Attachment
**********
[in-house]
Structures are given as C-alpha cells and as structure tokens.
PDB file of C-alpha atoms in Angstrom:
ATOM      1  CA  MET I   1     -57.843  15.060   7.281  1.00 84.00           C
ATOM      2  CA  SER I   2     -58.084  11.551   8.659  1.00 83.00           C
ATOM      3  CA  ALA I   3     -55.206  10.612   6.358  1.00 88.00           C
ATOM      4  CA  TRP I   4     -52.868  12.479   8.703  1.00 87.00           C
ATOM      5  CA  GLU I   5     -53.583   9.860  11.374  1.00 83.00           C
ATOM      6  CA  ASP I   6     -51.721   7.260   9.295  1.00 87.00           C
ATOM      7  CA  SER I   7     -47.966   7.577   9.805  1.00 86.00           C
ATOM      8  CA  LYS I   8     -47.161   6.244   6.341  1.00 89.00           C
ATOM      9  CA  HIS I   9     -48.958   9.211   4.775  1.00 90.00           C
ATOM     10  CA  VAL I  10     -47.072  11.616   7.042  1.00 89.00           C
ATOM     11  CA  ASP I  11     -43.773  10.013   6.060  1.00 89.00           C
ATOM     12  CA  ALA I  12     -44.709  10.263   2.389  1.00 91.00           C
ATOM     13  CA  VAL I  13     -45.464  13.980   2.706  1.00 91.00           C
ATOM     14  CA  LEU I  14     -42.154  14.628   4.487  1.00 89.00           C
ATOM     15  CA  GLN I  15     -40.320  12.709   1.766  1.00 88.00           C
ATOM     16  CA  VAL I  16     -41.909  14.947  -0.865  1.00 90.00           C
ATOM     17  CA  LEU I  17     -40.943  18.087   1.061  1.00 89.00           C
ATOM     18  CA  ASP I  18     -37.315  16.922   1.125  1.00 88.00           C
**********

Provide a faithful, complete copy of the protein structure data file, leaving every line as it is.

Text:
[in-house]
Structures are given as C-alpha cells and as structure tokens.
PDB file of C-alpha atoms in Angstrom:
ATOM      1  CA  MET I   1     -57.843  15.060   7.281  1.00 84.00           C
ATOM      2  CA  SER I   2     -58.084  11.551   8.659  1.00 83.00           C
ATOM      3  CA  ALA I   3     -55.206  10.612   6.358  1.00 88.00           C
ATOM      4  CA  TRP I   4     -52.868  12.479   8.703  1.00 87.00           C
ATOM      5  CA  GLU I   5     -53.583   9.860  11.374  1.00 83.00           C
ATOM      6  CA  ASP I   6     -51.721   7.260   9.295  1.00 87.00           C
ATOM      7  CA  SER I   7     -47.966   7.577   9.805  1.00 86.00           C
ATOM      8  CA  LYS I   8     -47.161   6.244   6.341  1.00 89.00           C
ATOM      9  CA  HIS I   9     -48.958   9.211   4.775  1.00 90.00           C
ATOM     10  CA  VAL I  10     -47.072  11.616   7.042  1.00 89.00           C
ATOM     11  CA  ASP I  11     -43.773  10.013   6.060  1.00 89.00           C
ATOM     12  CA  ALA I  12     -44.709  10.263   2.389  1.00 91.00           C
ATOM     13  CA  VAL I  13     -45.464  13.980   2.706  1.00 91.00           C
ATOM     14  CA  LEU I  14     -42.154  14.628   4.487  1.00 89.00           C
ATOM     15  CA  GLN I  15     -40.320  12.709   1.766  1.00 88.00           C
ATOM     16  CA  VAL I  16     -41.909  14.947  -0.865  1.00 90.00           C
ATOM     17  CA  LEU I  17     -40.943  18.087   1.061  1.00 89.00           C
ATOM     18  CA  ASP I  18     -37.315  16.922   1.125  1.00 88.00           C